Cory’s old pickup crunched into the ground, stirring up the dirt, leaves, and other debris. This trail was seldom used, and rarer known. His Toyota Land Rover was old and noisy, but it could handle this sort of terrain, at least he hoped. He couldn’t afford another vehicle until after this job.
He couldn’t remember exactly when he had agreed to do this, maybe it was when he ran out of drinks and couldn't afford more, maybe it’s when he realised he hadn't heard a call from his kids in years, maybe it was when they offered him half a million dollars. In any case, he had committed, bought himself a rifle, hunting jacket, and a licence as well as a tag for a buck and told everyone who’d listen he’d be out hunting over the weekend.
That was a lie, a cover story, just an excuse to be out in the middle of these woods. In truth, he doubted the deer were even in this area, but if anyone asked, he was simply a bad hunter or had been given a lousy tip on their whereabouts. No, instead he had lined the backseat of his truck with material to soundproof it, and tinted the windows. No one could be allowed to see what he had got in the woods.
His truck strained against the lip and crest of the slope and pulled itself up onto flat land, he was close. But as his truck continued on, he heard a loud pop and the car sputter as its front tire deflated. Cory cursed to himself and slammed his dashboard, he’d have to replace it right now with his spare, he would be behind schedule.
He kicked his door open still swearing and got out to inspect the damage, what the hell had even burst the tire? He crouched down to look closer. There, something shiny and metallic under the tire caught his eye. He jimmied it free and looked closer, it was a bard of sorts, made of old rusted nails twisted around each other. Strange thing to be in the middle of the woods.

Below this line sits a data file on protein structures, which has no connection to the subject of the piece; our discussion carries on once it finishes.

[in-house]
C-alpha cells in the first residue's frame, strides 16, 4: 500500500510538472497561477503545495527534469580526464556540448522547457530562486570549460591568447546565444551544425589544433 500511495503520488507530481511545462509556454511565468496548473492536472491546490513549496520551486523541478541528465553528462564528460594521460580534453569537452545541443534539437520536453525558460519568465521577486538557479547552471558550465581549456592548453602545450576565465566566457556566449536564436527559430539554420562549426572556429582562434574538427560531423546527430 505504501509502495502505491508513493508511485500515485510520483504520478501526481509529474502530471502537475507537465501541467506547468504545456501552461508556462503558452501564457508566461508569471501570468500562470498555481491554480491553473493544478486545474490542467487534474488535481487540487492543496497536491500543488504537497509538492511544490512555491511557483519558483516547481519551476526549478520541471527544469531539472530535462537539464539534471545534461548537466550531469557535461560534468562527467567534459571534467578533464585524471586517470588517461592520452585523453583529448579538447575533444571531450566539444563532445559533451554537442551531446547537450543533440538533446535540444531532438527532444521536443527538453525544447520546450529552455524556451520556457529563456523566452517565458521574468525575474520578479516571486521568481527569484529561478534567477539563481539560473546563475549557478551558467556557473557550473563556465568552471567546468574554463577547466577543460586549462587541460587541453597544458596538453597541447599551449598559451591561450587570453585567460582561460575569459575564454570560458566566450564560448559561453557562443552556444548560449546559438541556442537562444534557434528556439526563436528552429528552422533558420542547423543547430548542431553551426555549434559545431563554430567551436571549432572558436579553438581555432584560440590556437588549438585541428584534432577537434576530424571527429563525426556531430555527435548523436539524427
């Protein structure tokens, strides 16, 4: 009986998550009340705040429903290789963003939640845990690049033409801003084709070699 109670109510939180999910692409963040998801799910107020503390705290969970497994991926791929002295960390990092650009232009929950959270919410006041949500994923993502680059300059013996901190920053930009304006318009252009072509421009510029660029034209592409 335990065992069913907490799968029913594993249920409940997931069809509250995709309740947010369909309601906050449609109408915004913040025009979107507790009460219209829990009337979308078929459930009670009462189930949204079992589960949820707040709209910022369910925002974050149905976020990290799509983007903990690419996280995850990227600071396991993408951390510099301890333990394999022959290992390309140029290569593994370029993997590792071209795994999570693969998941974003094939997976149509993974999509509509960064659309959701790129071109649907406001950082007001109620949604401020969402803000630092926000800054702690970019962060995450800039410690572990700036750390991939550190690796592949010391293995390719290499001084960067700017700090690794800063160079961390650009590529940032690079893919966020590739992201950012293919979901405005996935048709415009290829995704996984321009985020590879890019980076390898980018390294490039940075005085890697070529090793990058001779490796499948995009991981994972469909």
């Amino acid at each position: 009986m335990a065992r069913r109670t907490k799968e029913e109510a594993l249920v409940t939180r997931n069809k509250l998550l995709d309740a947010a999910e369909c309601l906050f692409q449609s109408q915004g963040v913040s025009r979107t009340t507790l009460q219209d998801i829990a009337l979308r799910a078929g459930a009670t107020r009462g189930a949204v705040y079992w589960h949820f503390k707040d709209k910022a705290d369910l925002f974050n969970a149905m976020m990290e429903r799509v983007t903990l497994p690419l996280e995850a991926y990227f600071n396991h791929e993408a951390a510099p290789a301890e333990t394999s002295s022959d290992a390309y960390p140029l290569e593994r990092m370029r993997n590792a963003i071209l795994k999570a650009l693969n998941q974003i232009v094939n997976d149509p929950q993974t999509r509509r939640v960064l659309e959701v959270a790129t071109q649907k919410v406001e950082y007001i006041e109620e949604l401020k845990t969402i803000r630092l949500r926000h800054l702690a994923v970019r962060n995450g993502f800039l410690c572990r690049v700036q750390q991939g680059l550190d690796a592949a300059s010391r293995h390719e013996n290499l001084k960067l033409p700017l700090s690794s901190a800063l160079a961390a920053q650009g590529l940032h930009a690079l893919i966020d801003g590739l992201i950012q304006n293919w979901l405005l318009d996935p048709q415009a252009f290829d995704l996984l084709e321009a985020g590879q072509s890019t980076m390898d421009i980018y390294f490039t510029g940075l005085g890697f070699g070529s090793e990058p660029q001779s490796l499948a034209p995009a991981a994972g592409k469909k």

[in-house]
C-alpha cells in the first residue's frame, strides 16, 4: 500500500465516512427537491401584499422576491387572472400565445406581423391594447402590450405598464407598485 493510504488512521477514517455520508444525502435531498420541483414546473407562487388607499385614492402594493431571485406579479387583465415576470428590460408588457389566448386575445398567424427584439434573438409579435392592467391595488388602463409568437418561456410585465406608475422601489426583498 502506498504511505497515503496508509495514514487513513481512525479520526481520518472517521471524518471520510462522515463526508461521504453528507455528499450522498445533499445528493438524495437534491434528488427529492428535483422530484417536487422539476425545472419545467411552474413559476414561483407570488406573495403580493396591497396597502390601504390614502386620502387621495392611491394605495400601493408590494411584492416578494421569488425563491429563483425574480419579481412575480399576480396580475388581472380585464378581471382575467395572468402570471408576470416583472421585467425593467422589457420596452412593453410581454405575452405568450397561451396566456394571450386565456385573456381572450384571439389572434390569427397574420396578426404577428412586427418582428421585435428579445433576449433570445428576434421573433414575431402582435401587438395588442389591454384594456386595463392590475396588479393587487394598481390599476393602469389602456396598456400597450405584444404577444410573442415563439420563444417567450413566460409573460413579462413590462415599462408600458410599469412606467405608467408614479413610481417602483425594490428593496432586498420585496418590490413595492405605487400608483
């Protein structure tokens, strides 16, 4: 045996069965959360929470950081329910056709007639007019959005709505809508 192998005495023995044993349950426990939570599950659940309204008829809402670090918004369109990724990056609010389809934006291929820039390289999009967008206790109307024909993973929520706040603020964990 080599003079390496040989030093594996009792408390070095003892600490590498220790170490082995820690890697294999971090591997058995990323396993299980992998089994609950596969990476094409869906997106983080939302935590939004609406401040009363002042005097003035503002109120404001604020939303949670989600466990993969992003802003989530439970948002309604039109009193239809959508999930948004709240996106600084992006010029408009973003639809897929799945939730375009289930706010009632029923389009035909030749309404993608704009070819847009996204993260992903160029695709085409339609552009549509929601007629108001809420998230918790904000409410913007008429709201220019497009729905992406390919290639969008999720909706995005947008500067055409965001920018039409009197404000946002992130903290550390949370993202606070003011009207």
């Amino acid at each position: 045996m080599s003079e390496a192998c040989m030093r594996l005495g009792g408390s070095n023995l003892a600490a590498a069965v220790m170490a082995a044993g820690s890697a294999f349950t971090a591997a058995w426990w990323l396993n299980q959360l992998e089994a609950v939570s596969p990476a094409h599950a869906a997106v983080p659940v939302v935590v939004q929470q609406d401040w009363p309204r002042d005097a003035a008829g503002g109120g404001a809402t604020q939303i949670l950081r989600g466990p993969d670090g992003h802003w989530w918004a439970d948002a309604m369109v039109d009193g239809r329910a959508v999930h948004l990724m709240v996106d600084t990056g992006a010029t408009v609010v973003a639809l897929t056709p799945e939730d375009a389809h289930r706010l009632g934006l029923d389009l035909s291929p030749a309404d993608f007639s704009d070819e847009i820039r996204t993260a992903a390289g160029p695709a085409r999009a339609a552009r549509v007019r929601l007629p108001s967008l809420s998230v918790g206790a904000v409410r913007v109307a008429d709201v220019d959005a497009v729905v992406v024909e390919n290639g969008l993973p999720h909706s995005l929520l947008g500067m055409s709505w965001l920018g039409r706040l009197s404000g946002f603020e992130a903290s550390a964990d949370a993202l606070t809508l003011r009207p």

Cory tossed the thing away and sighed as he stood back up, it was already getting dark. He would need to hurry. He moved to the back of his truck, meaning to get the spare, but something made him hesitate. A feeling, a notion, he thought he heard the sound of leaves and bushes moving by some accord other than the wind.
He whipped around, searching for what he didn’t know, but a very primal sort of fear was begging to boil up in his stomach. He looked around in a panic until he thought he saw something laying still not ten feet away, the grey of its form morphing with the shadows… was that a dog?
Yes it was, a dog, peering at him from the bushes. Must’ve been a stray or a lost pet, probably just curious. Cory shrugged it off, and went back to the task at hand, moving to the back of his truck to retrieve the spare.
He had just pulled it out when another sound got his attention, he turned around to see the dog was right there. His snout wad not twenty inches away from Cory’s face. He was a sheepdog of some sort, or shepherd, Cory didn’t know breeds, but he had a long snout and shaggy fur.
“Hey boy, you lost?” Cory asked, it was after all just a dog. “Where’s your owner, huh?”
The dog tilted his head at him, and Cory reached his hand out to pet him before he ran away. Cory shrugged and went about replacing the tire. He fumbled a tad in the rush that he was, but eventually got the old wheel off and was securing the new one on when the soft sounds of an animal approaching reached his ears again.
He poked his head up to see the shining eyes of an animal peering at him from the brush and shadows.
“Still here, boy? Well I’m about to be under way…” Cory paused, hadn’t… hand’t the dog's eyes been brown and not green?
He heard a soft growl behind him and turned around to see the dog was there behind him, its hackles raised. Its teeth just barely showing, if the dog was there what was…
“What are you doing here?”
Cory turned around yet again and was confronted with a large, imposing man before him. He stood tall and broad, a very built man. His beard and hair were strawberry blond, wild and unkempt, he stared with large green eyes. “I was just… just out hunting, who-”